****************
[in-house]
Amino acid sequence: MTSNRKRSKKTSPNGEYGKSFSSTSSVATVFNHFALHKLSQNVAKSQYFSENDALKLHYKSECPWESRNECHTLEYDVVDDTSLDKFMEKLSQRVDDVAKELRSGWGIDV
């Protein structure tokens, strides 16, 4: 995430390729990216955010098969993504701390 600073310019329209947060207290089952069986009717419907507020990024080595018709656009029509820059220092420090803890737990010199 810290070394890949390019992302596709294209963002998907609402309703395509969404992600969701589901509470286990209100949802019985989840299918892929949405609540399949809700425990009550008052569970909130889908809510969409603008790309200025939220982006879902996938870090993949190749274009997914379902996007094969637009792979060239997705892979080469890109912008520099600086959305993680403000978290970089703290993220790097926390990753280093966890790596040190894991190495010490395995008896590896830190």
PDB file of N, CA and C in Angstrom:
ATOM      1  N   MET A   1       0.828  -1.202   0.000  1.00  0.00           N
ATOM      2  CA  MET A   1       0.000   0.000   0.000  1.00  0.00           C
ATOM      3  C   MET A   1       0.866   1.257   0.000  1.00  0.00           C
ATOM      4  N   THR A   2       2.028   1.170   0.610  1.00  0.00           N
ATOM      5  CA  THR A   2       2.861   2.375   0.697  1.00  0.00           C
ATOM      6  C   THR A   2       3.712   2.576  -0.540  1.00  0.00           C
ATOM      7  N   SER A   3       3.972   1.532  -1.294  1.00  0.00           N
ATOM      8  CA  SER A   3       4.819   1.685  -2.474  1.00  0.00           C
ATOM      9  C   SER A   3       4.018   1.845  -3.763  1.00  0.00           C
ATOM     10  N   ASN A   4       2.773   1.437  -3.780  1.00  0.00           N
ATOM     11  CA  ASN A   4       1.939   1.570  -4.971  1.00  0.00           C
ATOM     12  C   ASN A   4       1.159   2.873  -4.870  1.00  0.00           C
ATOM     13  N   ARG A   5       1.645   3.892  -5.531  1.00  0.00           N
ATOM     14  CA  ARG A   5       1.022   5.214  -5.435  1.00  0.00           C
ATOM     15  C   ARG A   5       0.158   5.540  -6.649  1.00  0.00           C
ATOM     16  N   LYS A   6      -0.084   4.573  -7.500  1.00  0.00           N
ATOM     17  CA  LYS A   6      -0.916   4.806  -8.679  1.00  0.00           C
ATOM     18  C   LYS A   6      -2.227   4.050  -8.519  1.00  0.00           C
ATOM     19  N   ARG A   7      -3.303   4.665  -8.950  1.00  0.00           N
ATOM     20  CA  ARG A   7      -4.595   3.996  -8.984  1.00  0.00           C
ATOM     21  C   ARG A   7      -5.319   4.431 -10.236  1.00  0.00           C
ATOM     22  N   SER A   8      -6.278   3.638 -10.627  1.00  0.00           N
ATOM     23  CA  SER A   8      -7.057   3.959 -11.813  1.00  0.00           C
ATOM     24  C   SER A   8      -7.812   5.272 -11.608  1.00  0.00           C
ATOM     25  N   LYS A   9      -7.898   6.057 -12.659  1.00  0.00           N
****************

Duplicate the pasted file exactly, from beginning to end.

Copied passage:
[in-house]
Amino acid sequence: MTSNRKRSKKTSPNGEYGKSFSSTSSVATVFNHFALHKLSQNVAKSQYFSENDALKLHYKSECPWESRNECHTLEYDVVDDTSLDKFMEKLSQRVDDVAKELRSGWGIDV
């Protein structure tokens, strides 16, 4: 995430390729990216955010098969993504701390 600073310019329209947060207290089952069986009717419907507020990024080595018709656009029509820059220092420090803890737990010199 810290070394890949390019992302596709294209963002998907609402309703395509969404992600969701589901509470286990209100949802019985989840299918892929949405609540399949809700425990009550008052569970909130889908809510969409603008790309200025939220982006879902996938870090993949190749274009997914379902996007094969637009792979060239997705892979080469890109912008520099600086959305993680403000978290970089703290993220790097926390990753280093966890790596040190894991190495010490395995008896590896830190």
PDB file of N, CA and C in Angstrom:
ATOM      1  N   MET A   1       0.828  -1.202   0.000  1.00  0.00           N
ATOM      2  CA  MET A   1       0.000   0.000   0.000  1.00  0.00           C
ATOM      3  C   MET A   1       0.866   1.257   0.000  1.00  0.00           C
ATOM      4  N   THR A   2       2.028   1.170   0.610  1.00  0.00           N
ATOM      5  CA  THR A   2       2.861   2.375   0.697  1.00  0.00           C
ATOM      6  C   THR A   2       3.712   2.576  -0.540  1.00  0.00           C
ATOM      7  N   SER A   3       3.972   1.532  -1.294  1.00  0.00           N
ATOM      8  CA  SER A   3       4.819   1.685  -2.474  1.00  0.00           C
ATOM      9  C   SER A   3       4.018   1.845  -3.763  1.00  0.00           C
ATOM     10  N   ASN A   4       2.773   1.437  -3.780  1.00  0.00           N
ATOM     11  CA  ASN A   4       1.939   1.570  -4.971  1.00  0.00           C
ATOM     12  C   ASN A   4       1.159   2.873  -4.870  1.00  0.00           C
ATOM     13  N   ARG A   5       1.645   3.892  -5.531  1.00  0.00           N
ATOM     14  CA  ARG A   5       1.022   5.214  -5.435  1.00  0.00           C
ATOM     15  C   ARG A   5       0.158   5.540  -6.649  1.00  0.00           C
ATOM     16  N   LYS A   6      -0.084   4.573  -7.500  1.00  0.00           N
ATOM     17  CA  LYS A   6      -0.916   4.806  -8.679  1.00  0.00           C
ATOM     18  C   LYS A   6      -2.227   4.050  -8.519  1.00  0.00           C
ATOM     19  N   ARG A   7      -3.303   4.665  -8.950  1.00  0.00           N
ATOM     20  CA  ARG A   7      -4.595   3.996  -8.984  1.00  0.00           C
ATOM     21  C   ARG A   7      -5.319   4.431 -10.236  1.00  0.00           C
ATOM     22  N   SER A   8      -6.278   3.638 -10.627  1.00  0.00           N
ATOM     23  CA  SER A   8      -7.057   3.959 -11.813  1.00  0.00           C
ATOM     24  C   SER A   8      -7.812   5.272 -11.608  1.00  0.00           C
ATOM     25  N   LYS A   9      -7.898   6.057 -12.659  1.00  0.00           N